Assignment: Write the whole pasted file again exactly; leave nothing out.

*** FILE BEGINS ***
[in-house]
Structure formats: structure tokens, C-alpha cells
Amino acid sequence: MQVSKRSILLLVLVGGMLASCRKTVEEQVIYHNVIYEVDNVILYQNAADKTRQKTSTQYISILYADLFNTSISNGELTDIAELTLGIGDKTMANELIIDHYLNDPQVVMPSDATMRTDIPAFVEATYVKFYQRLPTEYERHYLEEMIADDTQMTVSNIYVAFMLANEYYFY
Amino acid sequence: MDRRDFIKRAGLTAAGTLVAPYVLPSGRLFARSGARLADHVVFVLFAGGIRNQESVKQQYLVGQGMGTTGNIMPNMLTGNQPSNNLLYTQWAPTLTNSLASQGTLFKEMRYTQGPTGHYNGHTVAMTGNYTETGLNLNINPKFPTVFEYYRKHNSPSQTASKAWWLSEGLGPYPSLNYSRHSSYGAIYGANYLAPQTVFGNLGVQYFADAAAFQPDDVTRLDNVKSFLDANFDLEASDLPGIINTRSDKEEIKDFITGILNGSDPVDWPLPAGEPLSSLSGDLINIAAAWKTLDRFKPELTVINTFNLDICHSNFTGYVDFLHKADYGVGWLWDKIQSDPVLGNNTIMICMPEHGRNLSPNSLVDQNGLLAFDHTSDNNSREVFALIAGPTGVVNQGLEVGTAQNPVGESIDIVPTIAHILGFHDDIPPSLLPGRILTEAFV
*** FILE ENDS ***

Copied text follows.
[in-house]
Structure formats: structure tokens, C-alpha cells
Amino acid sequence: MQVSKRSILLLVLVGGMLASCRKTVEEQVIYHNVIYEVDNVILYQNAADKTRQKTSTQYISILYADLFNTSISNGELTDIAELTLGIGDKTMANELIIDHYLNDPQVVMPSDATMRTDIPAFVEATYVKFYQRLPTEYERHYLEEMIADDTQMTVSNIYVAFMLANEYYFY
Amino acid sequence: MDRRDFIKRAGLTAAGTLVAPYVLPSGRLFARSGARLADHVVFVLFAGGIRNQESVKQQYLVGQGMGTTGNIMPNMLTGNQPSNNLLYTQWAPTLTNSLASQGTLFKEMRYTQGPTGHYNGHTVAMTGNYTETGLNLNINPKFPTVFEYYRKHNSPSQTASKAWWLSEGLGPYPSLNYSRHSSYGAIYGANYLAPQTVFGNLGVQYFADAAAFQPDDVTRLDNVKSFLDANFDLEASDLPGIINTRSDKEEIKDFITGILNGSDPVDWPLPAGEPLSSLSGDLINIAAAWKTLDRFKPELTVINTFNLDICHSNFTGYVDFLHKADYGVGWLWDKIQSDPVLGNNTIMICMPEHGRNLSPNSLVDQNGLLAFDHTSDNNSREVFALIAGPTGVVNQGLEVGTAQNPVGESIDIVPTIAHILGFHDDIPPSLLPGRILTEAFV